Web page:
Jim McClain wrote in (February) 1945 for a college English class this account
of this experiences in Bengasi, Libya, and on Operation TIDAL WAVE, the August 1,
1943, lo-level mission on oil refineries in Rumania. Because he wrote it for a grade
and to a civilian audience, our readers will note that Jim was careful to avoid
a lot of military lingo. The impresses professor gave him an “A”! For our publication
Jim as added some footnotes at the end. (Editor, Kelsey McMillan)
It is not altogether easy for me to pick out one combat mission as my most memorable,
as there were several missions during my combat tour that will remain vivid in my
memory for many years. Each of these memorable missions has its own unique situations,
dangers, and thrills.
However, one mission that will always stand out in my mind is the low-level attack
on the Ploesti, Rumania, oil refineries by 177 B-24 Liberators on August 1, 1943.
This raid has been described by many writers(1) as the most daring attack
of the war by the Army Air Forces. Of significance is the fact that five Congressional
Medals of Honor were awarded to participants in the raid. Three were awarded posthumously
and two were awarded to fliers who survived very exceptional dangers in this raid
where exceptional dangers were not uncommon.
I shall not attempt to tell the overall story of this mission as that would take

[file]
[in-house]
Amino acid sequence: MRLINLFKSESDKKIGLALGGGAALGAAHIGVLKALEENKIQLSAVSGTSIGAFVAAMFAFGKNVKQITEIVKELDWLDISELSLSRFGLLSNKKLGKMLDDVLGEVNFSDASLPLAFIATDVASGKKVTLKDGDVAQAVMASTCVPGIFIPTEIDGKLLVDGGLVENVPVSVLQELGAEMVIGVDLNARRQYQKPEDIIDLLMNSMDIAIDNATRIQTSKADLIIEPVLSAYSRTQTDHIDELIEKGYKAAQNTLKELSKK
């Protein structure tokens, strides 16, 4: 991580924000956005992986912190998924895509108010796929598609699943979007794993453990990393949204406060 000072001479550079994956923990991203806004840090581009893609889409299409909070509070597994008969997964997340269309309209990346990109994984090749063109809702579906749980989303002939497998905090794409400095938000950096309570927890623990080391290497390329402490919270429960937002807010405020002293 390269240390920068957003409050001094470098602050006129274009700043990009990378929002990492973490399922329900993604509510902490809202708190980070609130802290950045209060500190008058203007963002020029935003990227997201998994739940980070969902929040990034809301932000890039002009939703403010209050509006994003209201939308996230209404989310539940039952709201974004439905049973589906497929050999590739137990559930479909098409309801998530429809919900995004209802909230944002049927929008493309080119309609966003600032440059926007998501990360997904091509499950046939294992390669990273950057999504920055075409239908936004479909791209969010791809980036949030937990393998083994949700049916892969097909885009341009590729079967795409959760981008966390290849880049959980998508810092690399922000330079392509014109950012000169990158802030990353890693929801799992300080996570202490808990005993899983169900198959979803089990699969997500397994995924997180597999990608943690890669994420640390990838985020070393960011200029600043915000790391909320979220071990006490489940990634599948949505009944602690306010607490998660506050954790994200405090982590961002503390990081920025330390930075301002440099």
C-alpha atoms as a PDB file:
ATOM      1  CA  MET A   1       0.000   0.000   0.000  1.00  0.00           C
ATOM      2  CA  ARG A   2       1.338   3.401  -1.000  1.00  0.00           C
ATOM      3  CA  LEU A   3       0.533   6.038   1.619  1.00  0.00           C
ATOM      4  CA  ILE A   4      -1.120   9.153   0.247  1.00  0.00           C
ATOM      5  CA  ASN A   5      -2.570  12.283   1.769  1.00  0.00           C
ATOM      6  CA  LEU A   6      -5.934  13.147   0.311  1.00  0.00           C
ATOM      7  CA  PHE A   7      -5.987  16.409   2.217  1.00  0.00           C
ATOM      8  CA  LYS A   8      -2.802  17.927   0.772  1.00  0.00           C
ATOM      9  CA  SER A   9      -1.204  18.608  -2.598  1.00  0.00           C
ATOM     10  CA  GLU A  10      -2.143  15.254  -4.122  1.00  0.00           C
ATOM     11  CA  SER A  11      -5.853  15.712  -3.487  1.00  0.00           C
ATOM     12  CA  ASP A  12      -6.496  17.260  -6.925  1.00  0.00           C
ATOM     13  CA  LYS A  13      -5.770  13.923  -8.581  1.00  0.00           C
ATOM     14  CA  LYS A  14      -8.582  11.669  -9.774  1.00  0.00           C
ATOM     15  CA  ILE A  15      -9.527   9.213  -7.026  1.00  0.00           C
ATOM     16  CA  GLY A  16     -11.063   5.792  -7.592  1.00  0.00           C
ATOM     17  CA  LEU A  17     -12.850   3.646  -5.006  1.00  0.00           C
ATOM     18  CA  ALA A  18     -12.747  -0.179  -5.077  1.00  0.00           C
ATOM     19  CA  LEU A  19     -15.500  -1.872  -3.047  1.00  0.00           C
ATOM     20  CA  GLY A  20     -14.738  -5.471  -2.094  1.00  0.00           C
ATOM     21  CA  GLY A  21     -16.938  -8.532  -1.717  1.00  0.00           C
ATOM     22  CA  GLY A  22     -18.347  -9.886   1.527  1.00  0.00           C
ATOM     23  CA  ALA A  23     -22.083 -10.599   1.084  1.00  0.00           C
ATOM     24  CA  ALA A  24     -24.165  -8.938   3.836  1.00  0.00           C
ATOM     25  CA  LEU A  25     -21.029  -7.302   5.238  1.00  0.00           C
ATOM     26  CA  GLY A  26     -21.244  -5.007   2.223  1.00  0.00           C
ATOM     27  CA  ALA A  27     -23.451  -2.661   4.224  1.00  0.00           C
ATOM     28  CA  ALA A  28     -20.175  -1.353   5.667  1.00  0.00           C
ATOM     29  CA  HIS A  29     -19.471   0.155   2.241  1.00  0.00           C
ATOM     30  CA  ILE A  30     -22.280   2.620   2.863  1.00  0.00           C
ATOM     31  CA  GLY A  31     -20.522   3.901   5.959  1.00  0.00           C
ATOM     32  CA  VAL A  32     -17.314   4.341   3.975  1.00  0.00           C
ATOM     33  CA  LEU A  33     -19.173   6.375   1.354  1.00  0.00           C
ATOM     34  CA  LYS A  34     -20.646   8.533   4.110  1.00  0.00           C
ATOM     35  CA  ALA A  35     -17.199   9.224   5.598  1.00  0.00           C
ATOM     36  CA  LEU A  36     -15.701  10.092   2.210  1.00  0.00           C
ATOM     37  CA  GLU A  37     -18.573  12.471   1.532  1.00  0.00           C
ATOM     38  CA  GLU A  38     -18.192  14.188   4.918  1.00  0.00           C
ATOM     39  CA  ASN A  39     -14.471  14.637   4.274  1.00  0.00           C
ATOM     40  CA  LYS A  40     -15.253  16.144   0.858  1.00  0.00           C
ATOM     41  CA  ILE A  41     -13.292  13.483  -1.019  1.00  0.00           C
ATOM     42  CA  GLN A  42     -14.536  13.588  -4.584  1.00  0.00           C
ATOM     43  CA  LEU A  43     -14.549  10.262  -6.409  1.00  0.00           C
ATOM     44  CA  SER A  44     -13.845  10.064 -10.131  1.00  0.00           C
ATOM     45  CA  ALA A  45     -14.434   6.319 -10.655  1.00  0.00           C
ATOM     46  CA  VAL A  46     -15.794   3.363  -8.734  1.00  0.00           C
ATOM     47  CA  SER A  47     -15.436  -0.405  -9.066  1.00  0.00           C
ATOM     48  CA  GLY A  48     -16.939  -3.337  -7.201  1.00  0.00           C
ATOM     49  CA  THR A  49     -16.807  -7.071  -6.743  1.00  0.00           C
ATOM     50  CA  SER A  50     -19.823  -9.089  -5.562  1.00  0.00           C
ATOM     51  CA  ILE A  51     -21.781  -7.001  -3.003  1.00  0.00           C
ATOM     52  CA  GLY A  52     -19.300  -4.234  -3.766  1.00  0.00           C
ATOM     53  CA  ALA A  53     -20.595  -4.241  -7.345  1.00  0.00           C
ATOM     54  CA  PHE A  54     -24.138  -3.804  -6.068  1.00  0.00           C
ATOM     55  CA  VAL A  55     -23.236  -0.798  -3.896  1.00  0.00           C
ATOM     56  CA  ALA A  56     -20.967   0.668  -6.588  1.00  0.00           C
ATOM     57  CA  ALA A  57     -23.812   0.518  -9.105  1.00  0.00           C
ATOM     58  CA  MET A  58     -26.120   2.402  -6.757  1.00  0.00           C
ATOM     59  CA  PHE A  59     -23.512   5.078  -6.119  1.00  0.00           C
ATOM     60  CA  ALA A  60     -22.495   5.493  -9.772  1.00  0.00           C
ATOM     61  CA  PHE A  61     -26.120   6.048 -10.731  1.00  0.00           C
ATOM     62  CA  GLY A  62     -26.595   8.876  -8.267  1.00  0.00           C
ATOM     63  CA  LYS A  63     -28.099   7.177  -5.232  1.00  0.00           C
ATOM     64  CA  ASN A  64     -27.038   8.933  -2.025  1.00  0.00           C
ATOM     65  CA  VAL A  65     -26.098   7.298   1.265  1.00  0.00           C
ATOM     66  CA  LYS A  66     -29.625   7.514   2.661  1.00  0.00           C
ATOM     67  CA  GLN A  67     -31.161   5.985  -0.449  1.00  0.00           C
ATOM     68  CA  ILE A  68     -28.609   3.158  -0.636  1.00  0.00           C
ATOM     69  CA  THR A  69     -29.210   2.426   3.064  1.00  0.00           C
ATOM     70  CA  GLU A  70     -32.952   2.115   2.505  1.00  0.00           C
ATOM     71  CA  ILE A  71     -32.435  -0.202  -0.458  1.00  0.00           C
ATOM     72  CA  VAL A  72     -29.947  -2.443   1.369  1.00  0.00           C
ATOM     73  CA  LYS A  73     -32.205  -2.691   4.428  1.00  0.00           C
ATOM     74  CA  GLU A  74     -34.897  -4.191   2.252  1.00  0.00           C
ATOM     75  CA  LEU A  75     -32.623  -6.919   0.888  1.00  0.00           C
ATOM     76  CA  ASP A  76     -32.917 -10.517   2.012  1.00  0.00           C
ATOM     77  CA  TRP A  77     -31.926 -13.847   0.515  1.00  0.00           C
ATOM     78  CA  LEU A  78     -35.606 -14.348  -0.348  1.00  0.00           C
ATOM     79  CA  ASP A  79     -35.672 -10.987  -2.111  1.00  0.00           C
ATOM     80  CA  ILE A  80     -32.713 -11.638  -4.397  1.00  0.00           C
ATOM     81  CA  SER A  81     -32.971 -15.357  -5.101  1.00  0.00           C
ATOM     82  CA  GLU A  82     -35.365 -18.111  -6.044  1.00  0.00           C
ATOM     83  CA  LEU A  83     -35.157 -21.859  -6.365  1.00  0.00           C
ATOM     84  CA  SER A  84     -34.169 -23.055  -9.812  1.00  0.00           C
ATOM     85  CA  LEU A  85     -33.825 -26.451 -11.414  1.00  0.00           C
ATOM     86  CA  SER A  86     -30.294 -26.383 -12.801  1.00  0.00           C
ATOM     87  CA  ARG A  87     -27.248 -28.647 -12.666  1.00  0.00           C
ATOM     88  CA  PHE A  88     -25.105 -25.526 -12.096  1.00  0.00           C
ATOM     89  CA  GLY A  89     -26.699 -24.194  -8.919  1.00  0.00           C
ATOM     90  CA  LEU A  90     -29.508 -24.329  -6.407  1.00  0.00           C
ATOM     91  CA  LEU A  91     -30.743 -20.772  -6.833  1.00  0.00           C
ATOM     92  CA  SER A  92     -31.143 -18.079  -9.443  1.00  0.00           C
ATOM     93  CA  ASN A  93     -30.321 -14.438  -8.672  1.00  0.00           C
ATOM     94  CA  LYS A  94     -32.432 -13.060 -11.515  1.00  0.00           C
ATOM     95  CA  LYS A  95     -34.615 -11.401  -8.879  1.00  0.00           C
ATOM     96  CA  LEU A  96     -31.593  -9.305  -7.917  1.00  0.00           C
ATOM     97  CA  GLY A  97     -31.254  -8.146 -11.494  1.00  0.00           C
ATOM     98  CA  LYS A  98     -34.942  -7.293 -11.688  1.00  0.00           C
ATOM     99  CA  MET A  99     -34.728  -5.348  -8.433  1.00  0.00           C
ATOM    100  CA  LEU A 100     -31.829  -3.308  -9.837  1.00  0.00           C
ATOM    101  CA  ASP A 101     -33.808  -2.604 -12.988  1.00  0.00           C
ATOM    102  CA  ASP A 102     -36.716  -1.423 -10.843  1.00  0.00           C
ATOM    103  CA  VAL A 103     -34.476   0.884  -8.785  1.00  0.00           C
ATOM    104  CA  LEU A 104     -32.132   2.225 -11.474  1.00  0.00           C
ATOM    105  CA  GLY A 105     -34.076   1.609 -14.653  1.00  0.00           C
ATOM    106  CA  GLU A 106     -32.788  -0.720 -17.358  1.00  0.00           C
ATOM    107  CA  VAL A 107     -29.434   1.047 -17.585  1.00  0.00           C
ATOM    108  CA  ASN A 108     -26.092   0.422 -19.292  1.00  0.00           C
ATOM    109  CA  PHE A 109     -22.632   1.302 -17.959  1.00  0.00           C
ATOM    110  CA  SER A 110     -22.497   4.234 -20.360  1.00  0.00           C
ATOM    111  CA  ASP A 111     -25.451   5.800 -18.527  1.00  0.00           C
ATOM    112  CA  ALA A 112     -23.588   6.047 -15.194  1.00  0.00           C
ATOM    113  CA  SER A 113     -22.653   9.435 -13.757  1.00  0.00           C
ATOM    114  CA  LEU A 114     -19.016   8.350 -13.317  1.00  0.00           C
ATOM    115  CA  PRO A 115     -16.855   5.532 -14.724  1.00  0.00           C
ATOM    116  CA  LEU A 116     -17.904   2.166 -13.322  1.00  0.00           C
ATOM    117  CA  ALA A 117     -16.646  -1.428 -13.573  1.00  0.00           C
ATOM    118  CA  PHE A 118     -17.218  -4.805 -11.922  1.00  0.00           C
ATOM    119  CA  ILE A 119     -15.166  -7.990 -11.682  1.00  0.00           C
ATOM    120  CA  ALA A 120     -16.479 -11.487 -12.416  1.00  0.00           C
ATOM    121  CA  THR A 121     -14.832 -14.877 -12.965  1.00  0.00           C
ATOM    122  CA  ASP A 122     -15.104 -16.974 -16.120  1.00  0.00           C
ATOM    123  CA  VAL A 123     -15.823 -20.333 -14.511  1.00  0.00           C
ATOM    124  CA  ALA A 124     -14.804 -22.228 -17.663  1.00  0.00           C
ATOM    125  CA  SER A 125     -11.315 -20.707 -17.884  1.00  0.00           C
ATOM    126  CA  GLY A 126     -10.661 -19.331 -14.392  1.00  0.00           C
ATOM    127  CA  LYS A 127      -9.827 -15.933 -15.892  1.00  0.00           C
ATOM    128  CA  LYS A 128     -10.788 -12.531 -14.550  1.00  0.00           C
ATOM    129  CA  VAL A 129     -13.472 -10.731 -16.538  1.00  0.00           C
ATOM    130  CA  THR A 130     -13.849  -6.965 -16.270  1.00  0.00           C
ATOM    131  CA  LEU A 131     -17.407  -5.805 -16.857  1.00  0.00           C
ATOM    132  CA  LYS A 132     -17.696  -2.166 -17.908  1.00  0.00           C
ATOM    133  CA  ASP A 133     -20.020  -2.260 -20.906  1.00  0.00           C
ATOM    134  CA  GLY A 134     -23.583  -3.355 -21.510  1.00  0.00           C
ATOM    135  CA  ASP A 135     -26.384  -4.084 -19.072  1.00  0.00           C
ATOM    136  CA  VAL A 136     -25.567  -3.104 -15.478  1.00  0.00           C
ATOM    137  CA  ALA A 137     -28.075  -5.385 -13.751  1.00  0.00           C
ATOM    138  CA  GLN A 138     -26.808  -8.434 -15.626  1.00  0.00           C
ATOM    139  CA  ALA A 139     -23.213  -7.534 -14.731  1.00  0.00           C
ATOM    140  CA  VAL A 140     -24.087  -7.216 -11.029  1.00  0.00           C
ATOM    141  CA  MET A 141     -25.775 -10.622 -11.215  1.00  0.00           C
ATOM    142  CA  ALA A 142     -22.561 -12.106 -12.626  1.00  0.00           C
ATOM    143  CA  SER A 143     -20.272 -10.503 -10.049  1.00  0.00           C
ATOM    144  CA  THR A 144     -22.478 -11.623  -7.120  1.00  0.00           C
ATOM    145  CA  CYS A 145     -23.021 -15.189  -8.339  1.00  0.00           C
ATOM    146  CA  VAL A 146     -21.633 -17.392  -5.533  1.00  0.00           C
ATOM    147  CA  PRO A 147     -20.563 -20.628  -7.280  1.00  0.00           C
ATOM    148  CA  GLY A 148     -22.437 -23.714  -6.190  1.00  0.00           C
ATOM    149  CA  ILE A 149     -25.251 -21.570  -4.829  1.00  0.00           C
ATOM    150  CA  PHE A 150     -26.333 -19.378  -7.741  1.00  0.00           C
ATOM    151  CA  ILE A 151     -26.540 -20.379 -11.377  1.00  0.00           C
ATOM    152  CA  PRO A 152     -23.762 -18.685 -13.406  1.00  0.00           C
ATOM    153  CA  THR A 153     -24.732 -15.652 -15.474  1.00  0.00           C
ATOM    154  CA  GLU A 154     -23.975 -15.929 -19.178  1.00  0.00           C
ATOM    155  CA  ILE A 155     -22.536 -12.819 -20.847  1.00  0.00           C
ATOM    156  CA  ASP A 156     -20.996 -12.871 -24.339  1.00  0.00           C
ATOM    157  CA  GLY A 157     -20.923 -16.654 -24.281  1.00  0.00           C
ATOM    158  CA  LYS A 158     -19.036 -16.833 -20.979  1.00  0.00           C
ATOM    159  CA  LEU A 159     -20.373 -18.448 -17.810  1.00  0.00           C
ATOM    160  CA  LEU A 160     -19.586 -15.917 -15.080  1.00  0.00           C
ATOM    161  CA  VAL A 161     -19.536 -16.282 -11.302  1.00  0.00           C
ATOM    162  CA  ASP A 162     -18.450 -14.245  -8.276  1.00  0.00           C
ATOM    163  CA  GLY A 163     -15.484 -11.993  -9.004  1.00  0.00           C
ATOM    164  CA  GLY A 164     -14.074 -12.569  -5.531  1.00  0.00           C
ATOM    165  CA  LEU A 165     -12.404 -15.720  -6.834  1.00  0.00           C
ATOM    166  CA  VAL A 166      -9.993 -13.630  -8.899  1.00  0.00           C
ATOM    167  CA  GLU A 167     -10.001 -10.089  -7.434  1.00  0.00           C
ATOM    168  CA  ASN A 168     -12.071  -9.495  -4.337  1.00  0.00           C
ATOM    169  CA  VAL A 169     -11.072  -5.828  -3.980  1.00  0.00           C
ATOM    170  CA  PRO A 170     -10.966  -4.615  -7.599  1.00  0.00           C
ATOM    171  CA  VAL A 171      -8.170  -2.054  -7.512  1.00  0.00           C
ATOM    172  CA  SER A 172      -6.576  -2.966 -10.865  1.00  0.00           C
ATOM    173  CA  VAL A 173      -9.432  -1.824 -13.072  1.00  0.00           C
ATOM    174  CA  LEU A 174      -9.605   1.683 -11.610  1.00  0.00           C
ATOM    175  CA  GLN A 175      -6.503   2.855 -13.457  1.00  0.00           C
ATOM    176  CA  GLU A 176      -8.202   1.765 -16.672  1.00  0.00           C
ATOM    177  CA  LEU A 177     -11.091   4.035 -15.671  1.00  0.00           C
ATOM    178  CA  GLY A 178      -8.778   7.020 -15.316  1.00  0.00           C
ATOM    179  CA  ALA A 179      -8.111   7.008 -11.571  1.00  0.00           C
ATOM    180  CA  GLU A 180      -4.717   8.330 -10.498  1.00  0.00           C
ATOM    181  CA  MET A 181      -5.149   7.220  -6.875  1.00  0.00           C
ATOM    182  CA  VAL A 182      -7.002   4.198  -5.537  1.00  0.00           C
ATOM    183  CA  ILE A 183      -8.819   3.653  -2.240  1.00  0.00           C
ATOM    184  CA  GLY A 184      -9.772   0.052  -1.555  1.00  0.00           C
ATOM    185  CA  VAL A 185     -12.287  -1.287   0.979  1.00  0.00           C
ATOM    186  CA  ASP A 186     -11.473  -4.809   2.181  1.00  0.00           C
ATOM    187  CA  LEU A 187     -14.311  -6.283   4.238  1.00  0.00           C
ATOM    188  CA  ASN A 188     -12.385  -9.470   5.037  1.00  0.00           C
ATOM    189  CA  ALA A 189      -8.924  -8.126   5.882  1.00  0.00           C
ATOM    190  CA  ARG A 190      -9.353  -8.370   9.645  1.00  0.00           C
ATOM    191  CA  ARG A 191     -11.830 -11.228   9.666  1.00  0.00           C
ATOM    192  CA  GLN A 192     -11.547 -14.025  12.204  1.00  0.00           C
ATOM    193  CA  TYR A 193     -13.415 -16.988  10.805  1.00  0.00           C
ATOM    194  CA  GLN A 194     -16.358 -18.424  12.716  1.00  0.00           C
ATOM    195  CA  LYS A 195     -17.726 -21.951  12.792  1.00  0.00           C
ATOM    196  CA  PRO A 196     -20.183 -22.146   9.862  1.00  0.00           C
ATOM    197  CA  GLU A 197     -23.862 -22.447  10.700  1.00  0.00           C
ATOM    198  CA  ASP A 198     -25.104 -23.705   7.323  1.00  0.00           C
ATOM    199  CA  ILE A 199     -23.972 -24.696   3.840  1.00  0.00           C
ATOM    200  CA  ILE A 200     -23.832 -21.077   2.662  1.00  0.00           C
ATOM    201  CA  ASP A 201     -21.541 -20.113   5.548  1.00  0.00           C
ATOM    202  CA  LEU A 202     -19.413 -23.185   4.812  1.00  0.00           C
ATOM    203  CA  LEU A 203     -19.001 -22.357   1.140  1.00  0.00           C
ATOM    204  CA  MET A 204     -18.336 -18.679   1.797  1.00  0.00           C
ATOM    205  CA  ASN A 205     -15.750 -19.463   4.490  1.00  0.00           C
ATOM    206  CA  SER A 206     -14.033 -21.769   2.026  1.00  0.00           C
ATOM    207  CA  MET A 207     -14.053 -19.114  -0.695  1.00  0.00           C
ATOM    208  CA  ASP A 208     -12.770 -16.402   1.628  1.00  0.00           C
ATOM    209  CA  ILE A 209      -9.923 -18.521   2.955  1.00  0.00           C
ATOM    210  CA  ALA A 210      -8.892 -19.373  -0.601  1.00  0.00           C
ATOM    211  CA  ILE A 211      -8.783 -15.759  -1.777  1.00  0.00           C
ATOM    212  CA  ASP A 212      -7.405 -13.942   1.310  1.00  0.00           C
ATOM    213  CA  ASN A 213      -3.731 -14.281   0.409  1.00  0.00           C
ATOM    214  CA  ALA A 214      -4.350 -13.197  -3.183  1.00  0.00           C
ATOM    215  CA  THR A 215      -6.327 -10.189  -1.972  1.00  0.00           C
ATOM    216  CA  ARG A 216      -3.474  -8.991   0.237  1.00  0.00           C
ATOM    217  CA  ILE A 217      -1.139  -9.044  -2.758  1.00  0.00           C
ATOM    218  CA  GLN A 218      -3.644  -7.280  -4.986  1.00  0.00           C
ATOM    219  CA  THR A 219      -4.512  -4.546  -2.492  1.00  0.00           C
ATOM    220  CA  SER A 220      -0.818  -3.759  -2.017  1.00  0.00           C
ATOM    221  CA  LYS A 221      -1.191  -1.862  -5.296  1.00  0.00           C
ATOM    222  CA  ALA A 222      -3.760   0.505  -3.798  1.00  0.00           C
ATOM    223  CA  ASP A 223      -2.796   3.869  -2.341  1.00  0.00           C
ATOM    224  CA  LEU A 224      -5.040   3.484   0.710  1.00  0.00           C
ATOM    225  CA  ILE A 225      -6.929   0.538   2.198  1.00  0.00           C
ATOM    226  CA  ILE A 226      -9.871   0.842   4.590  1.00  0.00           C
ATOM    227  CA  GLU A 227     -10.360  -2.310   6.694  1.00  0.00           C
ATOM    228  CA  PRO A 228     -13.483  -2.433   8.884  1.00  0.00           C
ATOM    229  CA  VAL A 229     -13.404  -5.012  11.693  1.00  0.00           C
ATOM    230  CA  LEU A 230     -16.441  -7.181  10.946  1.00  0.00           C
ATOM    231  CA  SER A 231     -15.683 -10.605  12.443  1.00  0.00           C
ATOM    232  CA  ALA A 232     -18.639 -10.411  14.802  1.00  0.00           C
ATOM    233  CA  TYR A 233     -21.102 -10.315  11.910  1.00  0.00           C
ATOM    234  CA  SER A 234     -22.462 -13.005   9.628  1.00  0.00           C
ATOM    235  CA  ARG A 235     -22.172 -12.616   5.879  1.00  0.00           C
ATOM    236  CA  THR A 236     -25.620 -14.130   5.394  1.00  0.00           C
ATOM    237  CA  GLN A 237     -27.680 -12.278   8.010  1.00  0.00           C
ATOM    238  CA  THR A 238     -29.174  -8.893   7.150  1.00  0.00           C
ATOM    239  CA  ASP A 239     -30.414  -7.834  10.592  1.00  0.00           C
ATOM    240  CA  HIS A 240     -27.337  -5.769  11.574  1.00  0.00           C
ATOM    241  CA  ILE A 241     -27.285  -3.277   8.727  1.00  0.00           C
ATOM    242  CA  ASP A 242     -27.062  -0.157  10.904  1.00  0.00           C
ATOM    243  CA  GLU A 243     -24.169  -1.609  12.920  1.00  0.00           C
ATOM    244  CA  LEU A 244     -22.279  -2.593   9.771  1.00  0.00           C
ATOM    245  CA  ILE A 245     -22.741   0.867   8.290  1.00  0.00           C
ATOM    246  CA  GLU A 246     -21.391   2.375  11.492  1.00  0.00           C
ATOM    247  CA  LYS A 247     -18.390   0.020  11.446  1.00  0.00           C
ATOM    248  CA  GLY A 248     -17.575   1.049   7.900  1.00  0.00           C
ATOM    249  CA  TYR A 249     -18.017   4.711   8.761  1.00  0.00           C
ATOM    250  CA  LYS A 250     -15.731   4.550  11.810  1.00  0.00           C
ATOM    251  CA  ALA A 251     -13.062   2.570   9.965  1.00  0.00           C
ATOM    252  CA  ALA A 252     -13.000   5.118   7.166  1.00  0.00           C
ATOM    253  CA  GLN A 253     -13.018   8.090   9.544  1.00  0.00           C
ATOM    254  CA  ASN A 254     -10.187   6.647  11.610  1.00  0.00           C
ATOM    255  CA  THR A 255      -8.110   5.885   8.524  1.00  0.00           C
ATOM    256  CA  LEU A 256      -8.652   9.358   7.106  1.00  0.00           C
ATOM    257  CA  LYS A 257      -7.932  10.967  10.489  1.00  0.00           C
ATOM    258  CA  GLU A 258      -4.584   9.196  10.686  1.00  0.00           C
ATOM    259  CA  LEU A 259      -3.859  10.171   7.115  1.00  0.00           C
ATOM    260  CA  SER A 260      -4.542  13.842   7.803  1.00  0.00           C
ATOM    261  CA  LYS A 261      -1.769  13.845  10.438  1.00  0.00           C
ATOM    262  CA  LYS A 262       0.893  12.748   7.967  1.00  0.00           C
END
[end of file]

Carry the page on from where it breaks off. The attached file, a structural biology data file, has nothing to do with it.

much too long. Instead, I shall tell, as best I can, the story of this raid from
my point of view as a navigator on one of the many combat crews that participated
in this great undertaking.
Of particulate note is the exceptionally detailed training we received for this
mission in spite of the limited intelligence data available. Because the refineries
lay at such great distance from our bases, reconnaissance planes were not able to
photograph the target. Therefore, the only pictures available were from pre-war
postcards and travel folders. Nevertheless, ground training included study of models
of the refineries, movies of how the targets would look as we approached them (these
movies were made by the English using the models just mentioned and were exceedingly
realistic), and lectures by men who had worked in these Rumanian refineries. (Some
refineries were English owned and/or operated before the war.)